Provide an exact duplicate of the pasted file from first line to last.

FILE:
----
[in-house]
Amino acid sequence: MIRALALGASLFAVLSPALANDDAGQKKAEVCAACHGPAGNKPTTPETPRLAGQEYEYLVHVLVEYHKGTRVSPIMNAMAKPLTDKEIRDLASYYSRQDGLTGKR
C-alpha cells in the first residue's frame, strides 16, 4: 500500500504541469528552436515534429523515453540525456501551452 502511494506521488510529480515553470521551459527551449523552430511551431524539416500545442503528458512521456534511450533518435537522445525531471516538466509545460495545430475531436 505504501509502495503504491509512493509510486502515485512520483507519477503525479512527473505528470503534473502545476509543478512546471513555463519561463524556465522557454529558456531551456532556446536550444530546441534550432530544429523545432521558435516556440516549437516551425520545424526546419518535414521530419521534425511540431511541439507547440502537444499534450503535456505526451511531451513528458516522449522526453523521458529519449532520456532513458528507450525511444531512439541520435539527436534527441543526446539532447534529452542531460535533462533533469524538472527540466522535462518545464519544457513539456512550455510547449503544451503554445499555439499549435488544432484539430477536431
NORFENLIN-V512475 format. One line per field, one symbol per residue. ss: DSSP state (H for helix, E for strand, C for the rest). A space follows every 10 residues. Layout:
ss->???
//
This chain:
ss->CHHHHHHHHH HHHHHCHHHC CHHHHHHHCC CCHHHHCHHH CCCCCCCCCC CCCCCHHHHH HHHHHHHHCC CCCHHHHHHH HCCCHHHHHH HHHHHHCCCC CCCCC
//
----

[in-house]
Amino acid sequence: MIRALALGASLFAVLSPALANDDAGQKKAEVCAACHGPAGNKPTTPETPRLAGQEYEYLVHVLVEYHKGTRVSPIMNAMAKPLTDKEIRDLASYYSRQDGLTGKR
C-alpha cells in the first residue's frame, strides 16, 4: 500500500504541469528552436515534429523515453540525456501551452 502511494506521488510529480515553470521551459527551449523552430511551431524539416500545442503528458512521456534511450533518435537522445525531471516538466509545460495545430475531436 505504501509502495503504491509512493509510486502515485512520483507519477503525479512527473505528470503534473502545476509543478512546471513555463519561463524556465522557454529558456531551456532556446536550444530546441534550432530544429523545432521558435516556440516549437516551425520545424526546419518535414521530419521534425511540431511541439507547440502537444499534450503535456505526451511531451513528458516522449522526453523521458529519449532520456532513458528507450525511444531512439541520435539527436534527441543526446539532447534529452542531460535533462533533469524538472527540466522535462518545464519544457513539456512550455510547449503544451503554445499555439499549435488544432484539430477536431
NORFENLIN-V512475 format. One line per field, one symbol per residue. ss: DSSP state (H for helix, E for strand, C for the rest). A space follows every 10 residues. Layout:
ss->???
//
This chain:
ss->CHHHHHHHHH HHHHHCHHHC CHHHHHHHCC CCHHHHCHHH CCCCCCCCCC CCCCCHHHHH HHHHHHHHCC CCCHHHHHHH HCCCHHHHHH HHHHHHCCCC CCCCC
//